My beloved daughter, Vanessa Link, passed away on December 20th at the age of 26. She was home while on break from work and school. She died peacefully with me, her dad, comforting her. Herloving support animal, Auggie, was with us as well.
Vanessa’s mother, Kathy Link, preceded Vanessa in death three years earlier. Vanessa often shared with me how much she missed her mom. I’m comforted by the thought she left this earthly realm, in part, to be with her dedicated mother. Vanessa had been experiencing increasing levels of pain over the past months and her passing, as sorrowful as it is, was also a blessing.
Vanessa attended public schools on Whidbey Island and was a top-notch student. During high school she was introduced to the wonders of technology through the DO-IT (Disabilities, Opportunities,Internetworking, and Technology) Center at the University of Washinton. She was selected as a DO-IT Scholar and attended summer study sessions for three consecutive summers on campus. She later became a DO-IT Instructor and trained high schoolers with disabilities entering college how to advocate through storytelling using various types of technology.
While attending the University of Washington (UW) Vanessa lived on campus and her academic work centered around the Disabilities Studies Program. The classes were designed to bring attention to the historical, cultural, and political/legal dimensions of disability. Vanessa was curious about many things and told me she chose the program partially because it offered lots of interesting electives. I learned a lot from her, including: the History of Eugenics, Transgender Issues, the Geology of Washington.
Many activities on and off campus were not easy for Vanessa to navigate, but they were important to her and she was determined to participate in them fully. She loved to sing and she wasn’t shy about it. For much of hertime at UW she participated in both the University Singers and the Glee Club choirs. Our family attended many recitals. Amongst other activities on campus Vanessa was president of the Harry Potter Club. She told me her role came with plenty of demands but also rewards such leading a Potions Class where mocktails were made, and the annual Yule Ball which resulted in wild additions to her wardrobe.
Off campus Vanessa worked part-time for Disability Rights Washington (DRW), a non-profit organization that protects the rights and provides free services to people with disabilities statewide. Through her role as Creative Production Assistant, Vanessa produced accessible media and shared the stories of disabled people primarily through video. She was known by her nickname “Eagle” for her sharp eye with captioning errors.
After her work at DRW Vanessa began part-time work in the Disability Resources for Students (DRS) office on the UW campus. She often mentioned to me how much she enjoyed her job and colleagues. I was told by her supervisor that she went above and beyond in herrole, not just greeting students and answering questions, but also working alongside DRS staff to advocate for more inclusive policies. She was determined to ensure every disabled student’s needs were met to the greatest of her ability. She never shied away from making the campus and world betterfor anyone she talked to, even if meant confronting the Director and her Supervisor!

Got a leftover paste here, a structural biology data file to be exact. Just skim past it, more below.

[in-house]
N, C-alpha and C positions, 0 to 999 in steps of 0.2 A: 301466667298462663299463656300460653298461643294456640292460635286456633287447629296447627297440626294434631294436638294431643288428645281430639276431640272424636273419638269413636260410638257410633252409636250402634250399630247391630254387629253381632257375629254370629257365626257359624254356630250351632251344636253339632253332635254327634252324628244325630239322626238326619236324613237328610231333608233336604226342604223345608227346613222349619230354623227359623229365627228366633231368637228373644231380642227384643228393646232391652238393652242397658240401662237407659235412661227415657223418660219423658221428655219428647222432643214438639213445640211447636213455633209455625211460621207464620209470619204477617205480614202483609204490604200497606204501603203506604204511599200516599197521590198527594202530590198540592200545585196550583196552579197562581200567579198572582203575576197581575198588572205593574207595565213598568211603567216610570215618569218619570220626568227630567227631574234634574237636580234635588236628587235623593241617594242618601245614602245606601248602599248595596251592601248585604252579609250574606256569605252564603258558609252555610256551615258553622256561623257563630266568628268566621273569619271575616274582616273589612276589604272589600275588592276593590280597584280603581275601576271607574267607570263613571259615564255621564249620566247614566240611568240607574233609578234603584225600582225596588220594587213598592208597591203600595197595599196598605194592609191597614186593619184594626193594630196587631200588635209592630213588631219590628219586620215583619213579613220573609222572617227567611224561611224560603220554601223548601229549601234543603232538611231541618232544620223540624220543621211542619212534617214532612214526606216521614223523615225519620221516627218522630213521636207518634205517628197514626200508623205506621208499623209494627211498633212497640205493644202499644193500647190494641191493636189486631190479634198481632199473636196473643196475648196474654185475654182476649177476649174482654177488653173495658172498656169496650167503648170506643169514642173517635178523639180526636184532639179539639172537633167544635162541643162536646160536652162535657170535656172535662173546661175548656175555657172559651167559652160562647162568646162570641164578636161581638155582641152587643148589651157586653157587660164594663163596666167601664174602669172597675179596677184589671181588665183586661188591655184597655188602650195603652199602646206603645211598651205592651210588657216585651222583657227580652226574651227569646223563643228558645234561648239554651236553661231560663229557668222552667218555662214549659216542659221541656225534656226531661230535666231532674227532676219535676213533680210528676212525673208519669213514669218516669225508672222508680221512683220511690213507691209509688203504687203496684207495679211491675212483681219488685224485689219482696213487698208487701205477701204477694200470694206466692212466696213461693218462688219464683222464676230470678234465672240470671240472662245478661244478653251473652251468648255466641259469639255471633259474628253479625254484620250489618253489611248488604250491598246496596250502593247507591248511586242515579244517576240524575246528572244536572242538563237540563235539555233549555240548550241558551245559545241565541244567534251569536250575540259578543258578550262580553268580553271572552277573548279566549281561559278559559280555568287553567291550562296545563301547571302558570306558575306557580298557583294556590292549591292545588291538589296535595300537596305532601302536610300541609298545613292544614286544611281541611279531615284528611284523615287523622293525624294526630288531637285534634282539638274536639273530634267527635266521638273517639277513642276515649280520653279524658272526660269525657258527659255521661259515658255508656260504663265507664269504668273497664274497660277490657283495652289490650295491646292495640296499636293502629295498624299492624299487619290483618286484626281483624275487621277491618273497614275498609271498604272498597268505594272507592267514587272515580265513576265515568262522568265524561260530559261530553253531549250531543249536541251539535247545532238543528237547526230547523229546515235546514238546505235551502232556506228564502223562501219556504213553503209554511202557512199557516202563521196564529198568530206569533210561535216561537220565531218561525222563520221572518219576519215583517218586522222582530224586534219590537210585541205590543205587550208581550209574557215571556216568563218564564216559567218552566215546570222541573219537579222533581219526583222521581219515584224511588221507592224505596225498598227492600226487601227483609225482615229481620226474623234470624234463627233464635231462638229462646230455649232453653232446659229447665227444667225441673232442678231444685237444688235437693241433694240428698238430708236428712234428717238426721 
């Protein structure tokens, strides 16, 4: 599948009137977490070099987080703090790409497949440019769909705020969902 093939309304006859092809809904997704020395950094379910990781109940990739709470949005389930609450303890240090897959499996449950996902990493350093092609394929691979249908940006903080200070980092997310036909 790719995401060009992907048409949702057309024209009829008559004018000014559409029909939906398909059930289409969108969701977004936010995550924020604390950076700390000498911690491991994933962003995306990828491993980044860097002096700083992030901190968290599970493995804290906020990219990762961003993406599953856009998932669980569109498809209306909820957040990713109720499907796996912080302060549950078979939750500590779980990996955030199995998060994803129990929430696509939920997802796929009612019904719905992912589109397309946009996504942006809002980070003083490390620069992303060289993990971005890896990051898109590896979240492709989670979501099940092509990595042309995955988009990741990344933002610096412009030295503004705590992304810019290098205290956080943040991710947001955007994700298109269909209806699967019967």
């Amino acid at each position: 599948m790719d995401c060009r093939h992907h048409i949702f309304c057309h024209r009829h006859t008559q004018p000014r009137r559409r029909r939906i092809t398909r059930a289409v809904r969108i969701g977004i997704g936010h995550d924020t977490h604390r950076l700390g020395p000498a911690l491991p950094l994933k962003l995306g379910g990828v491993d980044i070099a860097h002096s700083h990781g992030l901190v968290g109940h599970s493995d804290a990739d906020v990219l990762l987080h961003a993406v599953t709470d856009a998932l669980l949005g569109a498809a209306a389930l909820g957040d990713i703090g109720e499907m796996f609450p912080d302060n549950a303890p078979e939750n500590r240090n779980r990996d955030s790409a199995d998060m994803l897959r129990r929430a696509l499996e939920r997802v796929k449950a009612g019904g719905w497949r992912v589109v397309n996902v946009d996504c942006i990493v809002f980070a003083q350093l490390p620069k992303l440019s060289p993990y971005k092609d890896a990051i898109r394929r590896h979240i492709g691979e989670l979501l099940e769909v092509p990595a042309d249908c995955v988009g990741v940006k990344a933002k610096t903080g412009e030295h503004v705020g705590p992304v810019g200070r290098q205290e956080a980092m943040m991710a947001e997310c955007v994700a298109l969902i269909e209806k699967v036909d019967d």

Vanessa’s mom was supportive of her attending UW and sharing an apartment with a friend. I wasn’t thrilled about seeing her go but was later amazed by the stories (I’m sure I didn’t hear all of them) she told of her adventures in the big city. They included ‘free-form’ ice-skating in her powerchair at the Kraken Community Iceplex during public skate times, attending concerts, art openings and comedy clubs via bus lines and light rail, rolling to far-off places and then sharing pictures before her long journey home.
For many years Vanessa held season tickets for two to the Paramount Theater. I often joined her when a friend couldn’t make it. She was a true #1 Swiftie and attended 3 Taylor Swift concerts, including the world-famous Eras Tour.
Finding and keeping caregivers is not easy. However, Vanessa was able to have three (Emily, Sasha and Nicole) dedicated young woman with her for many years. I recently sat with these women, and they told me Vanessa was a wonderful human being, full of spunk and spirit. It’s obvious to me that the dedication of her caregivers was the result of Vanessa’s kind and giving heart.
Vanessa knew first-hand how false assumptions about disabilities can lead to exclusion and separation, yet she touched many people in deep ways. With a long list of things to complain about she moved forward with a spirit that constantly amazed me. I’m grateful to have had her as my daughter. Thank you for including her in your heart.
A celebration of Vanessa’s life will be held around her birthday in mid-March. Donations in her memory may be made to any charity of your choice.